I can honestly say that I have never visited a town like Shushi before…
By the way, Shusha is the Azeri name for this town whose majority population for most of the past century (until the most recent war) was actually Azeri; it is the Armenians that call it Shushi.
The town used to possess a healthy mix of Armenian and Azeri inhabitants, notwithstanding the destruction of many Armenian homes during fighting in 1920, and this was once considered one of the great towns of the Caucasus, home to grand theaters and caravanserais, mosques and churches and a posh school where the local bourgeoisie groomed their sons for careers in St. Petersburg. Now, 18 years after the Armenians captured the town and burned it, it is still a sad wreck – the Azeri population has gone and only the Armenians remain.
Half the blocks of apartments are occupied while the other half remain burnt-out shells. There is simply insufficient money to demolish these scorched, roofless reminders and what the town’s mostly unemployed inhabitants think as they walk past each day is difficult to say. In one way Shushi is more striking than the completely abandoned or destroyed towns and villages of Nagorno-Karabakh because here life goes on around the destruction.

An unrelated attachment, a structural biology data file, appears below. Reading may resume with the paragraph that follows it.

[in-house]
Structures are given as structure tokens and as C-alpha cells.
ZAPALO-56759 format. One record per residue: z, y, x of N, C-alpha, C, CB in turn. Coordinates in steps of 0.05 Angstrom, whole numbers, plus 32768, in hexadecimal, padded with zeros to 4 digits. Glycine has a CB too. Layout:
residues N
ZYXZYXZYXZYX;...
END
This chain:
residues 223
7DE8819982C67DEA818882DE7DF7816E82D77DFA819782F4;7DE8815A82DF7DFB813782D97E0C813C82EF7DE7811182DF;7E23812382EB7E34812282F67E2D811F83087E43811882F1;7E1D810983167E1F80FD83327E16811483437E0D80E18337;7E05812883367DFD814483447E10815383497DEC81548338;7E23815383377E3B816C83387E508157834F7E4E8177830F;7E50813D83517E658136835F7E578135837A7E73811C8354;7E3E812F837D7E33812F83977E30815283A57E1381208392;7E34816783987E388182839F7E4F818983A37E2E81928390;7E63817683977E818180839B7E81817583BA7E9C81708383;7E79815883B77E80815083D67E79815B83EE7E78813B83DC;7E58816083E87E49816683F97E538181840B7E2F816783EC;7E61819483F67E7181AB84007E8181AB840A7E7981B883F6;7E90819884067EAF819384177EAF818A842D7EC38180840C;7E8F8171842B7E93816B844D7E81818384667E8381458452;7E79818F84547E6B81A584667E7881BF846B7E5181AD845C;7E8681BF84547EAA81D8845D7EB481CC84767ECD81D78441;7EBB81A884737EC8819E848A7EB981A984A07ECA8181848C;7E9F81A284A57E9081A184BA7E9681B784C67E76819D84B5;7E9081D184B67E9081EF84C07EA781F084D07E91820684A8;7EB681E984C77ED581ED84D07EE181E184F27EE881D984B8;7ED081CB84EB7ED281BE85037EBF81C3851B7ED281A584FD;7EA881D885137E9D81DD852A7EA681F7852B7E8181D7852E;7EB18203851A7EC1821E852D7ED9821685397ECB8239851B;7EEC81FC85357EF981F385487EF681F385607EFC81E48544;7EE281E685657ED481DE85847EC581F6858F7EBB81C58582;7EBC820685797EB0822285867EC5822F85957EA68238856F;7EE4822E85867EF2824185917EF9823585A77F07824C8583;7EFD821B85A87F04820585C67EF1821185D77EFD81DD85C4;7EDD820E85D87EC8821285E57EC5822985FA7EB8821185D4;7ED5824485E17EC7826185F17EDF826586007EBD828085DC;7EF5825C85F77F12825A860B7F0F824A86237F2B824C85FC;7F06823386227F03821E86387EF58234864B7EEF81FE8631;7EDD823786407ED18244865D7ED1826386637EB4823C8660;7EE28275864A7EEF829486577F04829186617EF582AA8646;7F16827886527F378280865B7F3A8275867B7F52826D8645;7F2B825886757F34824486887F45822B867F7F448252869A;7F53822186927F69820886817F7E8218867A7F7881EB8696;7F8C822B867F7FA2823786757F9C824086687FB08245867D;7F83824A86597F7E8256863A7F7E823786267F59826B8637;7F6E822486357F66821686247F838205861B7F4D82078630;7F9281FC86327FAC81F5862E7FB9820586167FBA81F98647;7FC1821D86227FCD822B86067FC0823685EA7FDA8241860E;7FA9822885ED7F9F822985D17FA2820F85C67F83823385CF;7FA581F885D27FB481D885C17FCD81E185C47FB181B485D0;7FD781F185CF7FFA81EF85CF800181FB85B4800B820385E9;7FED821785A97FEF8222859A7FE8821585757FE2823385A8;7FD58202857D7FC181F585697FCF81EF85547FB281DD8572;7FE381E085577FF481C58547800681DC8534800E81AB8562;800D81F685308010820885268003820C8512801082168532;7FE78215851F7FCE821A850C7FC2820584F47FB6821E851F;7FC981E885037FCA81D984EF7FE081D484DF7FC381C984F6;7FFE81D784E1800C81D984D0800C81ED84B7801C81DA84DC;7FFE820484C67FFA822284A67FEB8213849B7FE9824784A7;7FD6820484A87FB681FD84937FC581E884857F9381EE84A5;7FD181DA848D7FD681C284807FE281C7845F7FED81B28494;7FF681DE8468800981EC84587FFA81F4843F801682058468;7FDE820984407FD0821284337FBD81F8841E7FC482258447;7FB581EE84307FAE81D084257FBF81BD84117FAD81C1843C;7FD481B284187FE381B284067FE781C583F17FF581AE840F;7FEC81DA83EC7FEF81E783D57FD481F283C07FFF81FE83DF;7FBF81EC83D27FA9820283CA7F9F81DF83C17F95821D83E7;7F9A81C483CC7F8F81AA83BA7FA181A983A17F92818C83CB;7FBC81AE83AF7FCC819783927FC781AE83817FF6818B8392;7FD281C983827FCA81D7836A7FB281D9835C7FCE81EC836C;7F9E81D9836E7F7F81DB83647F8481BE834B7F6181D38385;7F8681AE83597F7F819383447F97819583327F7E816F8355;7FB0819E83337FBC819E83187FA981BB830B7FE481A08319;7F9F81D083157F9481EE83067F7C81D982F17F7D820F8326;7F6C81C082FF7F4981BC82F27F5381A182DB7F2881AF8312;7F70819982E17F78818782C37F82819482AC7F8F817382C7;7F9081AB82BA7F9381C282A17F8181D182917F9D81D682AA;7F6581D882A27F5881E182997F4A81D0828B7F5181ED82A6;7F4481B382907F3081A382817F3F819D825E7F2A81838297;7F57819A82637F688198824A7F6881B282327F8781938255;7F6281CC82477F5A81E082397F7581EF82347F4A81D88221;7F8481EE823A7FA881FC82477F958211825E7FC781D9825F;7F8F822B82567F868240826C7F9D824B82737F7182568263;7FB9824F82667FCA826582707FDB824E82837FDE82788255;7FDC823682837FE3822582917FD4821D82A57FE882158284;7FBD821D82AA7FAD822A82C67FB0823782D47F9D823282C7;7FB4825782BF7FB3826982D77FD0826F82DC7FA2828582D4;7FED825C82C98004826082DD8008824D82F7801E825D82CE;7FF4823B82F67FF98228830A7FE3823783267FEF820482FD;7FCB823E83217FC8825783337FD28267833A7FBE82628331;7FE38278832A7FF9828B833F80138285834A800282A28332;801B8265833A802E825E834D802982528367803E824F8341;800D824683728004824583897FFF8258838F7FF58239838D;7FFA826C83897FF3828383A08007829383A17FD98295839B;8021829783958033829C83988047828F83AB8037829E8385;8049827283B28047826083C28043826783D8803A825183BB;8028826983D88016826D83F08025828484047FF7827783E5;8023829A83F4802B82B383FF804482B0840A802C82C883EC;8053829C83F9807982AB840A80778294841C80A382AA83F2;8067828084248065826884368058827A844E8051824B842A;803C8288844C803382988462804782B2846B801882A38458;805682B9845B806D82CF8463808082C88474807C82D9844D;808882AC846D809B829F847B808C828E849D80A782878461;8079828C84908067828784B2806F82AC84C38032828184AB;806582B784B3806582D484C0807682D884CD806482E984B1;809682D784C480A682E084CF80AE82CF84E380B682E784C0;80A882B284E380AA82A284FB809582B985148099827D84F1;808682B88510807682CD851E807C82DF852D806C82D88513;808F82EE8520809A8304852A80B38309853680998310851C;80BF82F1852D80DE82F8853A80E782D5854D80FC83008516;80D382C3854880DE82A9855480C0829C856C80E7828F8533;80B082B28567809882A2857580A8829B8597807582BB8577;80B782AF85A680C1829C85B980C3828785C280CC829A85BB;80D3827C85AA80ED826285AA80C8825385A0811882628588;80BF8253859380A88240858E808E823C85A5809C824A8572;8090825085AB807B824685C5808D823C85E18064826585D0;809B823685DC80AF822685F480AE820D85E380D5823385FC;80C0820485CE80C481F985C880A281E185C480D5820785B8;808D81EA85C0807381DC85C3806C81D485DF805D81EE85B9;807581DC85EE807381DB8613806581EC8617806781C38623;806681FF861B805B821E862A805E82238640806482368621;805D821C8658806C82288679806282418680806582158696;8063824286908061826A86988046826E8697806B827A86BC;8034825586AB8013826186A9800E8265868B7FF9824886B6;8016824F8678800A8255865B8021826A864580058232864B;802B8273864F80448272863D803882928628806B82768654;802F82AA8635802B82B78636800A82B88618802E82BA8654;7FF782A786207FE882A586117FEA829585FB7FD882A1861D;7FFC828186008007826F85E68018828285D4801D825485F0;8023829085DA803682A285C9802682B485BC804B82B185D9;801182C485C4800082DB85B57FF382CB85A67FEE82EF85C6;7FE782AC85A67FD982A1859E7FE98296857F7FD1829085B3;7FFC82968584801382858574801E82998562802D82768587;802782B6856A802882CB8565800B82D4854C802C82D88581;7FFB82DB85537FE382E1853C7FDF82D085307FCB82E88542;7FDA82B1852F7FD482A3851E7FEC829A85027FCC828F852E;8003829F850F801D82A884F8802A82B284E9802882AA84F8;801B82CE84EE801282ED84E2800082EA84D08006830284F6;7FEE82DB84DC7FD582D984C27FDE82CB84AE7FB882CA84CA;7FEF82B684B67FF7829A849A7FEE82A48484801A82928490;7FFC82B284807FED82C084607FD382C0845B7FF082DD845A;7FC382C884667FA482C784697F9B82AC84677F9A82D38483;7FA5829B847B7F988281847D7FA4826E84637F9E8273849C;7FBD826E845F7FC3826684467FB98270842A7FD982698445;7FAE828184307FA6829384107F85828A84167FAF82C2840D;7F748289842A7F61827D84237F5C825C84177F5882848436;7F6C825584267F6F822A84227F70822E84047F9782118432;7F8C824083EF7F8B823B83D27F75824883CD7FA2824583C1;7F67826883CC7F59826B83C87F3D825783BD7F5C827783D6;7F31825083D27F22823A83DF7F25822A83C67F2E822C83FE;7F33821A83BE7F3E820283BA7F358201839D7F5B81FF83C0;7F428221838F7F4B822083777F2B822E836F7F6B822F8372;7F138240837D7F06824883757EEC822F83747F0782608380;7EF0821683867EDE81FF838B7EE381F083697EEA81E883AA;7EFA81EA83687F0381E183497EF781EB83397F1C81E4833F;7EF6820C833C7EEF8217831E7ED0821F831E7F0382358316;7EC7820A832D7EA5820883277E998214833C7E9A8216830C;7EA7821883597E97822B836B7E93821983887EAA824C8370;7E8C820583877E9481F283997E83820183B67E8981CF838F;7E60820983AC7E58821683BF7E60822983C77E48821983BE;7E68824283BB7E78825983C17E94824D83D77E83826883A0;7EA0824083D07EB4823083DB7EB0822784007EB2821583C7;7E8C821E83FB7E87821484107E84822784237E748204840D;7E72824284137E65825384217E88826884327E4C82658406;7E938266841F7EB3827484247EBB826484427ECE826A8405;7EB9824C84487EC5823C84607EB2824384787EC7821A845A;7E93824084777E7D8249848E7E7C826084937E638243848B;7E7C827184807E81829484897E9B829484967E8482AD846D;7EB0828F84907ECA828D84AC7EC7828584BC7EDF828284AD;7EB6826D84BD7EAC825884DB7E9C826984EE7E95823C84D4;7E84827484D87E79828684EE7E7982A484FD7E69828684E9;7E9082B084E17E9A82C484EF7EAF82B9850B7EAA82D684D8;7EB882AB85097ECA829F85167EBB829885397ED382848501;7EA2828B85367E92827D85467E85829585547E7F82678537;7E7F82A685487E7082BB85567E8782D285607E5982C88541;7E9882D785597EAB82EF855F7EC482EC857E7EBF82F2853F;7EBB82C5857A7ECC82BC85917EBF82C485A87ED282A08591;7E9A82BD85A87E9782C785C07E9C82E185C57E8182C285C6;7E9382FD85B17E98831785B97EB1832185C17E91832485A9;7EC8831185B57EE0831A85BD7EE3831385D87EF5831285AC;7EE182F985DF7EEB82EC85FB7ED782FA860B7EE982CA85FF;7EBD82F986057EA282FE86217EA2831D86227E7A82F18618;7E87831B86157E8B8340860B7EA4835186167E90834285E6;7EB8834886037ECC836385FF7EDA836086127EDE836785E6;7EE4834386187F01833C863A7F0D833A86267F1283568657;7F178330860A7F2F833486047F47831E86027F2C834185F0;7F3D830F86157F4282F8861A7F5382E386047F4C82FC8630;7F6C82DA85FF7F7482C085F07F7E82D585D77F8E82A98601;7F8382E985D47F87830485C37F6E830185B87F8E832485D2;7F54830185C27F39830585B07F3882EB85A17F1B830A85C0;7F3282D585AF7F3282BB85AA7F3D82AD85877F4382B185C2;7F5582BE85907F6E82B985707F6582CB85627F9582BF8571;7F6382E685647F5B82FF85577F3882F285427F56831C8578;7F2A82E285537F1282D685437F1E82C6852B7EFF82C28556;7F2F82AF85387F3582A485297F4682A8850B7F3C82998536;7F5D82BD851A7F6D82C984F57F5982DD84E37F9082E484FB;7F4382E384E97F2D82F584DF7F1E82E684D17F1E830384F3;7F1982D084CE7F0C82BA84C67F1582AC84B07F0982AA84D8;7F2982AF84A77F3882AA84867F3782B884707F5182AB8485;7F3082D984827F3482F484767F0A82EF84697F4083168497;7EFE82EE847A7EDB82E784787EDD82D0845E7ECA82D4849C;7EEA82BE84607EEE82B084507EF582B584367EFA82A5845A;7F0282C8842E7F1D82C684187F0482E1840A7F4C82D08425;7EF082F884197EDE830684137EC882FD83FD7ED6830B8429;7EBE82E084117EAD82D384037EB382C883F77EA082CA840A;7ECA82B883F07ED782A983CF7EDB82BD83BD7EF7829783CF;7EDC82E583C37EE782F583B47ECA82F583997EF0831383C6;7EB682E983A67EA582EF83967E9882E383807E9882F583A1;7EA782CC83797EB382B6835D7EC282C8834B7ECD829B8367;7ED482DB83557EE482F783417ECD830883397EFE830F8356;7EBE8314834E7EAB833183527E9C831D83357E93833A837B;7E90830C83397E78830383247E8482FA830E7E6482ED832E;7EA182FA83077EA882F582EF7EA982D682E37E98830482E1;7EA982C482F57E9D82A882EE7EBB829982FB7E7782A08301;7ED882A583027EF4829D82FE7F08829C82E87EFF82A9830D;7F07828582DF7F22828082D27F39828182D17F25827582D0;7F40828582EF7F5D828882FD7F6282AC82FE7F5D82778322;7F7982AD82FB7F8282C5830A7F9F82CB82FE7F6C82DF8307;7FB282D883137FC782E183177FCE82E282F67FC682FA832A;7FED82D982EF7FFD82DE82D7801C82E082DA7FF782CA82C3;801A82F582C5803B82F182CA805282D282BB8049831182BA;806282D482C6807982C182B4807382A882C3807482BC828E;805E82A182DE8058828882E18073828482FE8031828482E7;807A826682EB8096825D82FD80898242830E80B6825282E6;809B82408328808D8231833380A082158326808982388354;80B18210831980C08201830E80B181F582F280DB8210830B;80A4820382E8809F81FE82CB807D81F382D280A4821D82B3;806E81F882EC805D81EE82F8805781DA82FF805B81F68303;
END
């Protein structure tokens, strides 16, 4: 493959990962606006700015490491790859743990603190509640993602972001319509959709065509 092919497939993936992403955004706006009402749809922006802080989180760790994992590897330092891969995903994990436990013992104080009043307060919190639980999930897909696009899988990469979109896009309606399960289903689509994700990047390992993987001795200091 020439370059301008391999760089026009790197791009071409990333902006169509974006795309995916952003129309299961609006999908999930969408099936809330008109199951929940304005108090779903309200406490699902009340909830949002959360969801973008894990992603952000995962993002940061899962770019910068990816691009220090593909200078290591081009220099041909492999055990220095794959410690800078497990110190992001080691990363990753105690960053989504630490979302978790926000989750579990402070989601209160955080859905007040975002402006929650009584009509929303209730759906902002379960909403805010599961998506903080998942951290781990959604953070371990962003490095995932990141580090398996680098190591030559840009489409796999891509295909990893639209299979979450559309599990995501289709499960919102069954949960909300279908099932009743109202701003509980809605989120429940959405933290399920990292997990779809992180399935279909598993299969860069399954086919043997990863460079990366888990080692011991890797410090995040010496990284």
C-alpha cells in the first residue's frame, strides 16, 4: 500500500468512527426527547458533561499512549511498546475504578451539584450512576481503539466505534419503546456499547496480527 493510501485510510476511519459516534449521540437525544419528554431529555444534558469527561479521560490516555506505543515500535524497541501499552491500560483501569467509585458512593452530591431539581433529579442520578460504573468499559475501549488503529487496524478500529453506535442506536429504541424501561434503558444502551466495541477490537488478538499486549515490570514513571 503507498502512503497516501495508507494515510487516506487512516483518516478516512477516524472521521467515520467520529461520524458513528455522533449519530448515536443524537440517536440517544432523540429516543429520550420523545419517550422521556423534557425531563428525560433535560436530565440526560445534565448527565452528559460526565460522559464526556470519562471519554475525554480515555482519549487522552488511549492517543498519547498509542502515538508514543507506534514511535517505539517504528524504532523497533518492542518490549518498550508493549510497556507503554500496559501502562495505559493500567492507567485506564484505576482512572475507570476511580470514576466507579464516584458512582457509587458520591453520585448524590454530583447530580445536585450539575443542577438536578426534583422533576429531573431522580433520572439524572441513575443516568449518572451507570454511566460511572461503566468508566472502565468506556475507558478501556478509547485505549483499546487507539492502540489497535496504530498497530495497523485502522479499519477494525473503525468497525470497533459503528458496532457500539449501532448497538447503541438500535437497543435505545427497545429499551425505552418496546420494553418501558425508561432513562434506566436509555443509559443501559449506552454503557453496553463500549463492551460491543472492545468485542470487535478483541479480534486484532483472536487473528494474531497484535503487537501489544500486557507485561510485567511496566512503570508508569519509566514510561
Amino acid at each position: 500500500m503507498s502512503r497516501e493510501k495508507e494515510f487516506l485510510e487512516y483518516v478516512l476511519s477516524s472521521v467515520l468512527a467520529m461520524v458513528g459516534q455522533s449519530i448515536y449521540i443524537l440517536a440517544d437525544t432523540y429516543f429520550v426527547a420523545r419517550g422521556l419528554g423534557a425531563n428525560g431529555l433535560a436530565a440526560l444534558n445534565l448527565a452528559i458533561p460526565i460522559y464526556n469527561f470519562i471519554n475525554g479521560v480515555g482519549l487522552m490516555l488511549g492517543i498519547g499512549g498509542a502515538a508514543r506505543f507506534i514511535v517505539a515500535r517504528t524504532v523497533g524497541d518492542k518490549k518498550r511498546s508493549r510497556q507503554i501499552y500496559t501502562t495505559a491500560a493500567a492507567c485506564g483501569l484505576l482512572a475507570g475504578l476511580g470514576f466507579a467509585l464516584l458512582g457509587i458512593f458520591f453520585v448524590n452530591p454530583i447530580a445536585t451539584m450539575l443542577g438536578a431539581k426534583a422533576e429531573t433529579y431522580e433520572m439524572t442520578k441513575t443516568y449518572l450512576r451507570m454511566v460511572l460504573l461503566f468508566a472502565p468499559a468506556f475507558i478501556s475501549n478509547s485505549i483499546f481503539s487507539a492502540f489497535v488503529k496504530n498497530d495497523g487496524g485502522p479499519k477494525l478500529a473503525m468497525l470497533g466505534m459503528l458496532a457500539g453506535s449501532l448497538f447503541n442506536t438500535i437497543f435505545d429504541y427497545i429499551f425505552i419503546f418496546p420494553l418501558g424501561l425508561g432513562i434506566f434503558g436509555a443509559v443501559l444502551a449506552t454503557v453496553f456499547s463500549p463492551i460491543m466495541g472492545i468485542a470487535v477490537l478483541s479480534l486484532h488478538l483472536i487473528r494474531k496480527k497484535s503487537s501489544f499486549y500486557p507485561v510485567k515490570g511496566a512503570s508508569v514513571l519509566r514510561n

No matter which direction one approaches Shushi from, one will see destruction before one sees evidence of habitation:
Most people in Shushi reside in apartment blocks such as these:
The shop at the entrance to this set of apartment buildings had great ice cream:
An almost completely deserted main square in Shushi:
And, of course, the square is surrounded by bombed-out buildings:
A mosque destroyed in the fighting and now abandoned:
Some of the buildings were obviously attractive before they were destroyed in the fighting. It’s a pity that buildings such as this were destroyed as opposed to the ugly, gray Soviet-style apartment blocks:
This picture demonstrates the interesting layer cake that is Shushi… In the foreground is a mansion that was burned and destroyed in the fighting while in the background are layers of squalid apartment blocks now occupied by Armenians:
A look back at Shushi on the way to Stepanakert… The former capital of Shushi is about fifteen minutes up the hill from Stepanakert and lies just off the main road to Goris from Nagorno-Karabakh: